Chapter 1 - Purpose and Background
U.S. Citizenship and Immigration Services (USCIS) seeks to:
Resolve the asylee’s status by ultimately determining whether he or she is admissible to the United States as an immigrant; and
Provide qualified asylees a pathway to permanent residence as persons of special humanitarian concern to the United States.
The Refugee Act of 1980 not only provided for the admission and adjustment of status of refugees but also established procedures for noncitizens to seek asylum. Prior to the Refugee Act, there was no mechanism for someone in the United States to apply for protection under the Refugee Convention. The Refugee Act required the establishment of a procedure for a noncitizen who meets the definition of a refugee to apply for and be granted asylum if physically present in the United States regardless of the person’s immigration status.
The Refugee Act provided for the adjustment of status of asylees to permanent residents. Unlike refugees, asylees are not required to apply for adjustment of status 1 year after receiving asylum. Instead, an asylee may apply for adjustment of status after accruing 1 year of physical presence after receiving asylum status. The asylee is not required to apply within a specific time frame.
Although the Refugee Act exempted asylees from the worldwide annual limitations on immigrants, the law placed a ceiling of 5,000 on the number of asylees who could adjust to permanent resident status each year. The Immigration Act of 1990 increased the annual ceiling to 10,000 and waived the annual limit for those asylees who met the required 1-year physical presence requirement and filed for adjustment of status on or before June 1, 1990. In 2005, the REAL ID Act  permanently eliminated the annual cap on the number of asylees allowed to adjust status.
INA 209(b) – Adjustment of status of refugees
8 CFR 209.2 – Adjustment of status of alien granted asylum
Pub. L. 96-212 (PDF) – Refugee Act of 1980
No appendices available at this time.
This technical update replaces all instances of the term “alien” with “noncitizen” or other appropriate terms throughout the Policy Manual where possible, as used to refer to a person who meets the definition provided in INA 101(a)(3) [“any person not a citizen or national of the United States”].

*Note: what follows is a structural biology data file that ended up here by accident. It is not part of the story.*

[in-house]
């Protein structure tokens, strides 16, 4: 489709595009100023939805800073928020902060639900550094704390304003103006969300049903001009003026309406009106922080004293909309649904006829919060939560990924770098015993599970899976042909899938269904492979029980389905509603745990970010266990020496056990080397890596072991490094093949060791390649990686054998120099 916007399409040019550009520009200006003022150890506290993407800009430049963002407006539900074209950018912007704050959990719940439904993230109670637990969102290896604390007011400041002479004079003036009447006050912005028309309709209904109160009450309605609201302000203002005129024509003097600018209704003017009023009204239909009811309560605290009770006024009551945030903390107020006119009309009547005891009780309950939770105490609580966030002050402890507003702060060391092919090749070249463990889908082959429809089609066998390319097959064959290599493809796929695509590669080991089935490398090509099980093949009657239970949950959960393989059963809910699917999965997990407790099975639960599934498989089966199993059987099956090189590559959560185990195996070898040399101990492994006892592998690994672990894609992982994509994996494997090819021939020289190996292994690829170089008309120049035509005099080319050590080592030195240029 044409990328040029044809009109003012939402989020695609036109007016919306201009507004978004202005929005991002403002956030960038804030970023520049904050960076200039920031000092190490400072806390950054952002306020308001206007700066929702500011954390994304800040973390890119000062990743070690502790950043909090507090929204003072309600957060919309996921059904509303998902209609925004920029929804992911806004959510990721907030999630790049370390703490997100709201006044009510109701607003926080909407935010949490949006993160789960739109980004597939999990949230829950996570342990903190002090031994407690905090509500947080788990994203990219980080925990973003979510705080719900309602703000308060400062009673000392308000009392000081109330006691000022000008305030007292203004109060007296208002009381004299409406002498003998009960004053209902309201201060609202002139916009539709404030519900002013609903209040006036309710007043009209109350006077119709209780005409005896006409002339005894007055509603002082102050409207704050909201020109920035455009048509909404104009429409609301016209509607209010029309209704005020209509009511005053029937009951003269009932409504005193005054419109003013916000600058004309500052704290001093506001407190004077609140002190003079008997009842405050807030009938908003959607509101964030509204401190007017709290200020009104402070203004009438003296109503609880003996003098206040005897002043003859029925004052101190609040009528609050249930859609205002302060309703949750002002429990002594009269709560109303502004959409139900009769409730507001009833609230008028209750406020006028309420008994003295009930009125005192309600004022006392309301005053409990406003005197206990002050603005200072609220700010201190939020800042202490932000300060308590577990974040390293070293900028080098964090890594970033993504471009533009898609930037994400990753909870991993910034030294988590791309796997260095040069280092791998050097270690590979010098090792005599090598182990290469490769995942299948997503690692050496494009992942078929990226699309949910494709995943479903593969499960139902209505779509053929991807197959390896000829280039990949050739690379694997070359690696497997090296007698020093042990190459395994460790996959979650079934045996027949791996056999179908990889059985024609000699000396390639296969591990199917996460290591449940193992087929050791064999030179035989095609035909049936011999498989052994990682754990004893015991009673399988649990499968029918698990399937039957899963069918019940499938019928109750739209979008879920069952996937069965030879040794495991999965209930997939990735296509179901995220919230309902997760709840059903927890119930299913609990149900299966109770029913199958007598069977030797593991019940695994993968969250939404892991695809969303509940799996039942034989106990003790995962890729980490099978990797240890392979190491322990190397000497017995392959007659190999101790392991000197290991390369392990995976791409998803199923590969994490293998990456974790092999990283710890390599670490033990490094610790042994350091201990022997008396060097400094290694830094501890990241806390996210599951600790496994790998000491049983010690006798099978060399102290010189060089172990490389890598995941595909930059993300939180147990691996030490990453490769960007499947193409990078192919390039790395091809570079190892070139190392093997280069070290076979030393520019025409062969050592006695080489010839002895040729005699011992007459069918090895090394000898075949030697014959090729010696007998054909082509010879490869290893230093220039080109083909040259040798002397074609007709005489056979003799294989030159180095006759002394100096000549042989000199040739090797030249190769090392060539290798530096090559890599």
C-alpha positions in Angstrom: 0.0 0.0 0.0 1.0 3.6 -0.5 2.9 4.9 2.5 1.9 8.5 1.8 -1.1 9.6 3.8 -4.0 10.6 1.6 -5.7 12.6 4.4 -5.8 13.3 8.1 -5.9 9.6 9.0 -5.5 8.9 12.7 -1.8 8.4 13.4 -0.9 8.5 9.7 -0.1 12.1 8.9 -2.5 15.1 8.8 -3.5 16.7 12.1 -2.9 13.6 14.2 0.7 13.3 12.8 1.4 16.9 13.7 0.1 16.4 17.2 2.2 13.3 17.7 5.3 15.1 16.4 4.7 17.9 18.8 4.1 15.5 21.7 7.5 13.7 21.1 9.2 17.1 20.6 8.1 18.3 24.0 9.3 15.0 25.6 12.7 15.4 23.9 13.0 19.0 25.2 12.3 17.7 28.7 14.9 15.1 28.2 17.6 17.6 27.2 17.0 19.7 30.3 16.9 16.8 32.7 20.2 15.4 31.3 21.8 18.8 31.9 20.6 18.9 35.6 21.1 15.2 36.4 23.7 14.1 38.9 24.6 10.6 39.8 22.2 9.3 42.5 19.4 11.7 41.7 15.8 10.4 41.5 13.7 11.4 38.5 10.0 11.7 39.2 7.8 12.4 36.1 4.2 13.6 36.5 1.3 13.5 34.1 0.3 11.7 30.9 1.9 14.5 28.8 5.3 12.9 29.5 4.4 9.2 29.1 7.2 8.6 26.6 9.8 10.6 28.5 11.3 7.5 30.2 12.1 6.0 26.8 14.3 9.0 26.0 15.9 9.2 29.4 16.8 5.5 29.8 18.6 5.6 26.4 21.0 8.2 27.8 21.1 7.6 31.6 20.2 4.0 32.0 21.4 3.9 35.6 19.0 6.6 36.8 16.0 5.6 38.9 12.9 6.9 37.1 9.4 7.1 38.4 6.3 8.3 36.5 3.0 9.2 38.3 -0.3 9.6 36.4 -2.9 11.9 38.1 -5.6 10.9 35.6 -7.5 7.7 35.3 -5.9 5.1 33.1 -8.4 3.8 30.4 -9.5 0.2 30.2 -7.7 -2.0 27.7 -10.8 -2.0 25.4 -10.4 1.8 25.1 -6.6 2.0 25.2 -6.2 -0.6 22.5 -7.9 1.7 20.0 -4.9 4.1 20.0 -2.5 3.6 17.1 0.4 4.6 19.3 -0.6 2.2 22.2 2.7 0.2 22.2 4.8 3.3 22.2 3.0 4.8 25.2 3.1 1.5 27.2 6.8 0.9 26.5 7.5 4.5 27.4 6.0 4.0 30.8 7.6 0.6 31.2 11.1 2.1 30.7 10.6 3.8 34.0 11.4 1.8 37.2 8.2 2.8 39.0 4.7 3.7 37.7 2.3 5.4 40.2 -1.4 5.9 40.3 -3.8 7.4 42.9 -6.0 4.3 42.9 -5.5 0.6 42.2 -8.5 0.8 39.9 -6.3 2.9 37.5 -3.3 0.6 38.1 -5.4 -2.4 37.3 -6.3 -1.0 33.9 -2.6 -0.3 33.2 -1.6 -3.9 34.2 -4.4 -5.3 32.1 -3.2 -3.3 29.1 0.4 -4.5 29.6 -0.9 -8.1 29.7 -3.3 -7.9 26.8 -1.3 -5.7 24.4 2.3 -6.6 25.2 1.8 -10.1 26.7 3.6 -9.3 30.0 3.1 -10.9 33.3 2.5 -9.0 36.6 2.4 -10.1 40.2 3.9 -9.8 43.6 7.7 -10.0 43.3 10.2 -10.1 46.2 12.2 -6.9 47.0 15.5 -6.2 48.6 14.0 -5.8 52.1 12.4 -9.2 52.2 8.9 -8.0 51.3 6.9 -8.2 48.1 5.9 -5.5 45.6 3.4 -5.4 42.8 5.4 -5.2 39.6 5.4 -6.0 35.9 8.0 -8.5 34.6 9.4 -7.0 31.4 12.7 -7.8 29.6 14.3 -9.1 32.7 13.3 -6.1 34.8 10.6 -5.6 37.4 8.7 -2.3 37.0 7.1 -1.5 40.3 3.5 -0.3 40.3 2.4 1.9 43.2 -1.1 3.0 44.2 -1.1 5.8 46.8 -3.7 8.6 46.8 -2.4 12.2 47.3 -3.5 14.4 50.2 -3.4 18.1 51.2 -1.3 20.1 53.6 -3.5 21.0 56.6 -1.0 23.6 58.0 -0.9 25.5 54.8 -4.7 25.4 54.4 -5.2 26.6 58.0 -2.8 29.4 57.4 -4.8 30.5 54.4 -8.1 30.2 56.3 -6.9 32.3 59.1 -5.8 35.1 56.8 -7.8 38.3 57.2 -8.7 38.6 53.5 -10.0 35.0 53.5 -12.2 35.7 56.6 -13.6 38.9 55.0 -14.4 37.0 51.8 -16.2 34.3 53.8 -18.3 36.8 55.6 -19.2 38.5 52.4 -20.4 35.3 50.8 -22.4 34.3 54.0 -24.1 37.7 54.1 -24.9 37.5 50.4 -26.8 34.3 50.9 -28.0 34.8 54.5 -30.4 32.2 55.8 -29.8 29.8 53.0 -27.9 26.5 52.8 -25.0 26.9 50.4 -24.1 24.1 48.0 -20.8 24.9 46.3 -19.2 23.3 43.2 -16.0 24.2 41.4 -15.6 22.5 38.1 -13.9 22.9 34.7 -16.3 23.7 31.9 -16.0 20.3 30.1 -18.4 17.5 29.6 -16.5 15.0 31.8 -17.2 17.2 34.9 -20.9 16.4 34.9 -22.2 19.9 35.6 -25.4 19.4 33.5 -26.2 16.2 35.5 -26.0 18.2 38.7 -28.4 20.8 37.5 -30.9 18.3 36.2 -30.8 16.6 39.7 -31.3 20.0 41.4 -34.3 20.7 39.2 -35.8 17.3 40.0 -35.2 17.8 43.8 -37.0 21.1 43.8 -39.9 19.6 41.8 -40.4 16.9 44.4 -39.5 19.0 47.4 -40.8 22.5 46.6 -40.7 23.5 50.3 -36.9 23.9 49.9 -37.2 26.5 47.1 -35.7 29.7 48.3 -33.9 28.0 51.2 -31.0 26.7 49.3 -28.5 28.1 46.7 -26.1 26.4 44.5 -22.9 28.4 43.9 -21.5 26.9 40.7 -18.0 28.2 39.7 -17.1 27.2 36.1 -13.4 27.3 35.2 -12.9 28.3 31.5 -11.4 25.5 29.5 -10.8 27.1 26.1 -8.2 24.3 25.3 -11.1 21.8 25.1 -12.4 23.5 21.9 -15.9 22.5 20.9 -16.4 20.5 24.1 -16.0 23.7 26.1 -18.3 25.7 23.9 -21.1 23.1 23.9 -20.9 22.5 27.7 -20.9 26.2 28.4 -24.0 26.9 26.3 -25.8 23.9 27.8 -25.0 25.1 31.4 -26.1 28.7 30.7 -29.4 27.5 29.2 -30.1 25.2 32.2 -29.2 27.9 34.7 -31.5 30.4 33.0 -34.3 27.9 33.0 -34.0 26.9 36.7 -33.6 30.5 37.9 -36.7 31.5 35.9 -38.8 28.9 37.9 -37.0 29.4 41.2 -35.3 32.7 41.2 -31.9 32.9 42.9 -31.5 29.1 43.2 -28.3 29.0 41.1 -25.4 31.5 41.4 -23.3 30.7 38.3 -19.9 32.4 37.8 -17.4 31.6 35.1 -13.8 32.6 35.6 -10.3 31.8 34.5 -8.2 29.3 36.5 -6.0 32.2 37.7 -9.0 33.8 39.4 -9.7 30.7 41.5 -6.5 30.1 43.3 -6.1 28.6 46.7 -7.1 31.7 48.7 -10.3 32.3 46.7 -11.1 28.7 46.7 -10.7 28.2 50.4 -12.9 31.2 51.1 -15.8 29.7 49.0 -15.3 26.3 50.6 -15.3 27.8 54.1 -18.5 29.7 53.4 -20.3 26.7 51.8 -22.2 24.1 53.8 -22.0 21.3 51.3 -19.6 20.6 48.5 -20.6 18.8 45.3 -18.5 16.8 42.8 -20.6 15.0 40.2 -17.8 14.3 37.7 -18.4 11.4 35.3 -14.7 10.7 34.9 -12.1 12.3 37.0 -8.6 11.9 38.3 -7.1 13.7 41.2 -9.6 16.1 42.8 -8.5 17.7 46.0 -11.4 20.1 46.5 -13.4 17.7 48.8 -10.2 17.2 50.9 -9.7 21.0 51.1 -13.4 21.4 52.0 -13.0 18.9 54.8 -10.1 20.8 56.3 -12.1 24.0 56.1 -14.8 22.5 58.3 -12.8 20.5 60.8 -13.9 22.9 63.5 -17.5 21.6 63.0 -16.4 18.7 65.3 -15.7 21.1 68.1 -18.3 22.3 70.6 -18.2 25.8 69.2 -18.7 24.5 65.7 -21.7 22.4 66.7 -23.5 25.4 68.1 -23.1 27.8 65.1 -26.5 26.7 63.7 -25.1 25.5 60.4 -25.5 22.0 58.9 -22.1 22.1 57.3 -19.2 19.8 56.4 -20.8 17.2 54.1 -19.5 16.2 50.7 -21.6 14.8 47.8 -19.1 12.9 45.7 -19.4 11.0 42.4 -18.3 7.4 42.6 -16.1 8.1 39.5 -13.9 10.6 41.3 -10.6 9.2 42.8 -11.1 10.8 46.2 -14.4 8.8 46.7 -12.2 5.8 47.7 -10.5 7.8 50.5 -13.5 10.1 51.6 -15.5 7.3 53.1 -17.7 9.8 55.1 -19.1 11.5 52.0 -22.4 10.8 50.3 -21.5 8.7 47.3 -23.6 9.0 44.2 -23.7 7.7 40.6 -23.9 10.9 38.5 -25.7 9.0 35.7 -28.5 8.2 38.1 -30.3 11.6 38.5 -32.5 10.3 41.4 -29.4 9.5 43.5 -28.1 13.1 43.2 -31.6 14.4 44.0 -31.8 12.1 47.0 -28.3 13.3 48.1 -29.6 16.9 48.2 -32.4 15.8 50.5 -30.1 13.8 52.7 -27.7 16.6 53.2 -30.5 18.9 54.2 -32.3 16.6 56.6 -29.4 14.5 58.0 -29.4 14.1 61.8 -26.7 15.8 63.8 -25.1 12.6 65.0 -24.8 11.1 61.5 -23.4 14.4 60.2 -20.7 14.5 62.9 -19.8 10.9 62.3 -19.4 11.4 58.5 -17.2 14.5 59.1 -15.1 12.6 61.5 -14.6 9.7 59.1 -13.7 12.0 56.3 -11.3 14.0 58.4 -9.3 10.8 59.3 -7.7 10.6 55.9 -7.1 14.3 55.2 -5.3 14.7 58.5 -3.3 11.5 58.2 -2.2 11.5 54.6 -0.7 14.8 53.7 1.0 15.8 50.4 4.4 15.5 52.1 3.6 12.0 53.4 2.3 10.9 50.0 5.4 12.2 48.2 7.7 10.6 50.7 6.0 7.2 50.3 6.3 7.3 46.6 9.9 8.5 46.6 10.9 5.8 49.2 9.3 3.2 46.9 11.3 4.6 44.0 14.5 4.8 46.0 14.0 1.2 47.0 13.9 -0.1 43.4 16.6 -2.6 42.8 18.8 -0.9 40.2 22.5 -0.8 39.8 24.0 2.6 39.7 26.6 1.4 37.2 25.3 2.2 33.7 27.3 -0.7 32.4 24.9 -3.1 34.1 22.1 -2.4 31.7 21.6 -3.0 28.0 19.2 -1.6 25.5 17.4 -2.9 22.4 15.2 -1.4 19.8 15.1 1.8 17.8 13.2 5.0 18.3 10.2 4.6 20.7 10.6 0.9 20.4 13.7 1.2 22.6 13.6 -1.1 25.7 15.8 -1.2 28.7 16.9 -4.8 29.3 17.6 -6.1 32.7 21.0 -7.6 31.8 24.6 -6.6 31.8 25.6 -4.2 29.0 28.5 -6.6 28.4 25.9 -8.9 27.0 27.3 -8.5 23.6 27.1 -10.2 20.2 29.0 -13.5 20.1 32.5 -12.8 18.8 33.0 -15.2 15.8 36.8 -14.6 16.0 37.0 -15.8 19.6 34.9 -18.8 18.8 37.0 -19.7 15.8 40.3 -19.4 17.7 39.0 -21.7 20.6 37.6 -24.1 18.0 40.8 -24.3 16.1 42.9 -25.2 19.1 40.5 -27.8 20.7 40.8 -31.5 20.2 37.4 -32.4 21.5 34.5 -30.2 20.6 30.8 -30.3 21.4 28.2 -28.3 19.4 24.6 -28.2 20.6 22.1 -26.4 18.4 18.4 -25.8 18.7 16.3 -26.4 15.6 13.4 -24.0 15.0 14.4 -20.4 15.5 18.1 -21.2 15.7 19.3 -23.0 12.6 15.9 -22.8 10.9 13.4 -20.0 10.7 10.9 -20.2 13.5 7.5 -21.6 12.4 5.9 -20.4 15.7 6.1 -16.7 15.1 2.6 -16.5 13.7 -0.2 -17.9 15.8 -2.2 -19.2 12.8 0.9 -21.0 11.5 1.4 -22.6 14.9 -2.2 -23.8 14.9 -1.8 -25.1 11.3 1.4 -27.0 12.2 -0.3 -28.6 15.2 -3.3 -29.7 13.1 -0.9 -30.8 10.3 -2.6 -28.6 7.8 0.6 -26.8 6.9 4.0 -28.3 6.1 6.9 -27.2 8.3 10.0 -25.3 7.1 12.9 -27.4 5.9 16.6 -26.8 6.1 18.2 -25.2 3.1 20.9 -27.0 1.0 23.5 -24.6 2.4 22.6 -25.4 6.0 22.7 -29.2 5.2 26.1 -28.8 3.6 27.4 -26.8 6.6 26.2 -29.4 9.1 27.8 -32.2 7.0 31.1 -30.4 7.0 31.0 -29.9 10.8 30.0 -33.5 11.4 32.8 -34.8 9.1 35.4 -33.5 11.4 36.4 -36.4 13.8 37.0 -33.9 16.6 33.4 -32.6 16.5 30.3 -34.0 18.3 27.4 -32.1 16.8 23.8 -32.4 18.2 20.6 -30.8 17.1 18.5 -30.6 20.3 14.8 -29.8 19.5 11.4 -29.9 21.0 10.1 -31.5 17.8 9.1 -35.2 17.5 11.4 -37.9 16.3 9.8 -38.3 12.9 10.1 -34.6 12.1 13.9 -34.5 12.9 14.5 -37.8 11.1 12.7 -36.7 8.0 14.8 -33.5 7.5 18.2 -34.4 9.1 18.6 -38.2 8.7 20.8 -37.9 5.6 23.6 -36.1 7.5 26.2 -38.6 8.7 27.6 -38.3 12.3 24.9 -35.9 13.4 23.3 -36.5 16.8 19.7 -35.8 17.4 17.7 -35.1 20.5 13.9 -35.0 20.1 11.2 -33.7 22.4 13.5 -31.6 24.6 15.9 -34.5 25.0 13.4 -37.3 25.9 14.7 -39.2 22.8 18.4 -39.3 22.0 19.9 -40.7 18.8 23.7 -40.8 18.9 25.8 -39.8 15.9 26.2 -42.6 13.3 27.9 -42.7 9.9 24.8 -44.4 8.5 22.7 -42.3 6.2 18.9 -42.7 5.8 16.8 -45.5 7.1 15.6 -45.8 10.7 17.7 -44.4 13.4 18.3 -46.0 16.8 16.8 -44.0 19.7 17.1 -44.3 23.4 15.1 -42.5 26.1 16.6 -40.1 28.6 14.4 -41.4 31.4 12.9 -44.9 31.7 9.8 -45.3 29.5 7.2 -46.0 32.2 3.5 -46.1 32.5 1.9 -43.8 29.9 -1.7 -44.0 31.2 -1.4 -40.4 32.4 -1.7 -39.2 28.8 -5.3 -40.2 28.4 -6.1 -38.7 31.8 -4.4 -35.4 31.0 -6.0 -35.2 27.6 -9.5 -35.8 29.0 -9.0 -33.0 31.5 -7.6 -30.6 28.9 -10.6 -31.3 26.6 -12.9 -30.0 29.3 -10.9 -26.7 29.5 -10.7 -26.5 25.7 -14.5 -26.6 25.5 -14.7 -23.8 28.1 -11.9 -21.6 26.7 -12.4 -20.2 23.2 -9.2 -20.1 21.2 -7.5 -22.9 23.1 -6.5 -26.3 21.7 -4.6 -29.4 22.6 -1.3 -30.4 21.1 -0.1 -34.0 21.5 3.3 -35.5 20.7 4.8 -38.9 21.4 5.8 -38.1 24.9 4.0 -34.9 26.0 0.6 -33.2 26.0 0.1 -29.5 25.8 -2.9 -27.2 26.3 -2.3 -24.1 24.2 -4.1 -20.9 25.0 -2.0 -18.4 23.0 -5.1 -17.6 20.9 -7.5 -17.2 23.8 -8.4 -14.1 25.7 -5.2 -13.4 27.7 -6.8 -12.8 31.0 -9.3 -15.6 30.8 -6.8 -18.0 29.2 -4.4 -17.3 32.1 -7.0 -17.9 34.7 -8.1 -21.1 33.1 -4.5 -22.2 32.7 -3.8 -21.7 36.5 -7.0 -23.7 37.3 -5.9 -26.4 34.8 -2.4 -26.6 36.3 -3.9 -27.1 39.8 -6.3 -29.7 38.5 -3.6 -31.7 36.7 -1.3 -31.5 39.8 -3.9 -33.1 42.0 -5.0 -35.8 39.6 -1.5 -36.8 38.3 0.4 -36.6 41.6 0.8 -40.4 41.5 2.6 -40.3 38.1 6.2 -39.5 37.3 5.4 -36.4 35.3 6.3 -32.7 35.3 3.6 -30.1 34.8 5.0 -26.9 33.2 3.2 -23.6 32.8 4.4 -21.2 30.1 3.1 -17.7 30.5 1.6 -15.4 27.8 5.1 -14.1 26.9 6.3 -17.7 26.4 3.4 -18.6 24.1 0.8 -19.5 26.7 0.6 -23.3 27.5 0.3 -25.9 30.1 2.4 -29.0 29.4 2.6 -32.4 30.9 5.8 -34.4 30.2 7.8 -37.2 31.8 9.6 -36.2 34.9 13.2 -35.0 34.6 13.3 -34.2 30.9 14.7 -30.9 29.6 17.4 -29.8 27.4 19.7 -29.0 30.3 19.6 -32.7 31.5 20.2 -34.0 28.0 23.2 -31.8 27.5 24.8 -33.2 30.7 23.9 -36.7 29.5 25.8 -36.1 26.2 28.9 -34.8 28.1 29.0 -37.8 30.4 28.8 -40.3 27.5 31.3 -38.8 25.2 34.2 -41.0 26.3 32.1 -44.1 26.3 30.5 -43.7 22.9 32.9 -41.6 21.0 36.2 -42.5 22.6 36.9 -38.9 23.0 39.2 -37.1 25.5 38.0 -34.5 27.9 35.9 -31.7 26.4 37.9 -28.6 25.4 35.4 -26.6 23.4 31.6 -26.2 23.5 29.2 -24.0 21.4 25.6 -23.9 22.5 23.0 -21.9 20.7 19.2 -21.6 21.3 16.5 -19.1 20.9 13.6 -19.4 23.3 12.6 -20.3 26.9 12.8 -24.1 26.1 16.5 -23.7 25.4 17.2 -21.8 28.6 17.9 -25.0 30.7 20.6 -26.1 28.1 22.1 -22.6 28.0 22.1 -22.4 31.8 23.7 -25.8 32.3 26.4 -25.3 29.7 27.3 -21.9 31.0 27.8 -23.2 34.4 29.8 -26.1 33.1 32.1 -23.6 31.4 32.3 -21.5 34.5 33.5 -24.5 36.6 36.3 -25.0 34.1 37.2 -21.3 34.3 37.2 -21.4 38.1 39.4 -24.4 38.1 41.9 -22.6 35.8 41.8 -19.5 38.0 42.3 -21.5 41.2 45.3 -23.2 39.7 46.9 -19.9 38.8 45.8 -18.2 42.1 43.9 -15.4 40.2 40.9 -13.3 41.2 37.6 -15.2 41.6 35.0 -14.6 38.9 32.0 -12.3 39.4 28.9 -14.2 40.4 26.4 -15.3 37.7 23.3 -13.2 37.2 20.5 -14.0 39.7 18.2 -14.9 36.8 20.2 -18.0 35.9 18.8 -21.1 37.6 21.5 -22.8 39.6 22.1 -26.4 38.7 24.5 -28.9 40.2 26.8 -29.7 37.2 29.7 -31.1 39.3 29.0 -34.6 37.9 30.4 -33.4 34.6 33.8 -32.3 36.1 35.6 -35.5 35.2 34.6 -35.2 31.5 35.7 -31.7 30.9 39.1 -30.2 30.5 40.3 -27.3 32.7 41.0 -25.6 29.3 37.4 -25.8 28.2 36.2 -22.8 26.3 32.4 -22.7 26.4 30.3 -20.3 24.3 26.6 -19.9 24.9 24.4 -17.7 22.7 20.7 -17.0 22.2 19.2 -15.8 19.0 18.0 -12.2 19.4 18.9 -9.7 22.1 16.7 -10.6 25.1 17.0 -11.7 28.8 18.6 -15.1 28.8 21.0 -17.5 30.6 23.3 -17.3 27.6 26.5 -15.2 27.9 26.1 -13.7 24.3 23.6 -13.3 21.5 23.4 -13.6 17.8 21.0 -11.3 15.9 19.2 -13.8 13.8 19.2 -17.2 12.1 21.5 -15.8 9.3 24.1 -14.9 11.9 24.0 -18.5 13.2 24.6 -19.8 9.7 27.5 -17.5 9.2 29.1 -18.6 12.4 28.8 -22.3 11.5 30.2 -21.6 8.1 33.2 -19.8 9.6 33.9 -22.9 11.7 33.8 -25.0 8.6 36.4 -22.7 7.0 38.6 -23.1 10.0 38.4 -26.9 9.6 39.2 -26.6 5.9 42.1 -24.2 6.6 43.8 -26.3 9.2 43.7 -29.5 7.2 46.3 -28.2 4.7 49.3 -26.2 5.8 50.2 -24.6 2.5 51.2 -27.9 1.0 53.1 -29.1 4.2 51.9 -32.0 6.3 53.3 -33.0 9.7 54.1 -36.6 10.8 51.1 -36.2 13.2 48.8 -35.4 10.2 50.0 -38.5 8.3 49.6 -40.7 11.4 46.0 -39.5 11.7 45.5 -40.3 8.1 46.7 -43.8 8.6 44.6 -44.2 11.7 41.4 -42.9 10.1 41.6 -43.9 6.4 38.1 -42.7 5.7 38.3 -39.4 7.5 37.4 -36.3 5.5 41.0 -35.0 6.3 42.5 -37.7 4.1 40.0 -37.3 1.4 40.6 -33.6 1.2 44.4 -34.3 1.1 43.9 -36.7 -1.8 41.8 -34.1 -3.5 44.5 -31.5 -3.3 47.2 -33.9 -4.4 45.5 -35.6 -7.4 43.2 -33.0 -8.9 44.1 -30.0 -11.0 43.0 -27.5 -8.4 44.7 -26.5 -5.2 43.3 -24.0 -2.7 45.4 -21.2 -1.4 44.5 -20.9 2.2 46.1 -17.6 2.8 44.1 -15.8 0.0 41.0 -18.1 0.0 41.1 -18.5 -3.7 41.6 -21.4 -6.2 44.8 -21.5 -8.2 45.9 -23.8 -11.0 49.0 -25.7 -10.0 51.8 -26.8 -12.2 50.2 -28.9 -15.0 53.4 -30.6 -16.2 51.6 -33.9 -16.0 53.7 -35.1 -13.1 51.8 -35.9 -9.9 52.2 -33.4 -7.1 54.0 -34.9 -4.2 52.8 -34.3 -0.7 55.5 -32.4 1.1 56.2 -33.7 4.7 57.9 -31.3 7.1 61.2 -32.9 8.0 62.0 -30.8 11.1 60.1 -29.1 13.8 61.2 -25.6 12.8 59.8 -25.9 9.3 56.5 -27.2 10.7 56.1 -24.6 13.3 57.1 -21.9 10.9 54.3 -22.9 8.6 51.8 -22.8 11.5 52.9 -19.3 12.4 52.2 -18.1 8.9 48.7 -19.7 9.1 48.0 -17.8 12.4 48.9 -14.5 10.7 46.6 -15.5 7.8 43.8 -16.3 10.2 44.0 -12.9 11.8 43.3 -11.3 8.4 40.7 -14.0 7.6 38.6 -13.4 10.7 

U.S. Citizenship and Immigration Services (USCIS) is revising its policy guidance in the USCIS Policy Manual to align with the Fee Schedule and Changes to Certain Other Immigration Benefit Request Requirements Final Rule, published in the Federal Register on August 3, 2020. This guidance becomes effective October 2, 2020. For information regarding implementation, see Appendix: 2020 Fee Rule Litigation Summary.
U.S. Citizenship and Immigration Services (USCIS) is updating and incorporating relevant Adjudicator’s Field Manual (AFM) content into the USCIS Policy Manual. As that process is ongoing, USCIS has moved any remaining AFM content to its corresponding USCIS Policy Manual Part, in PDF format, until relevant AFM content has been properly incorporated into the USCIS Policy Manual. To the extent that a provision in the USCIS Policy Manual conflicts with remaining AFM content or Policy Memoranda, the updated information in the USCIS Policy Manual prevails. To find remaining AFM content, see the crosswalk (PDF, 327.05 KB) between the AFM and the Policy Manual.
This technical update replaces all instances of the term “foreign national” with “alien” throughout the Policy Manual as used to refer to a person who meets the definition provided in INA 101(a)(3) [“any person not a citizen or national of the United States”].
U.S. Citizenship and Immigration Services (USCIS) is updating policy guidance in the USCIS Policy Manual to remove references to Biographic Information (Form G-325A).
U.S. Citizenship and Immigration Services (USCIS) is issuing policy guidance in the USCIS Policy Manual to address adjustment of status applications filed by refugees and asylees under INA sections 209(a) and 209(b).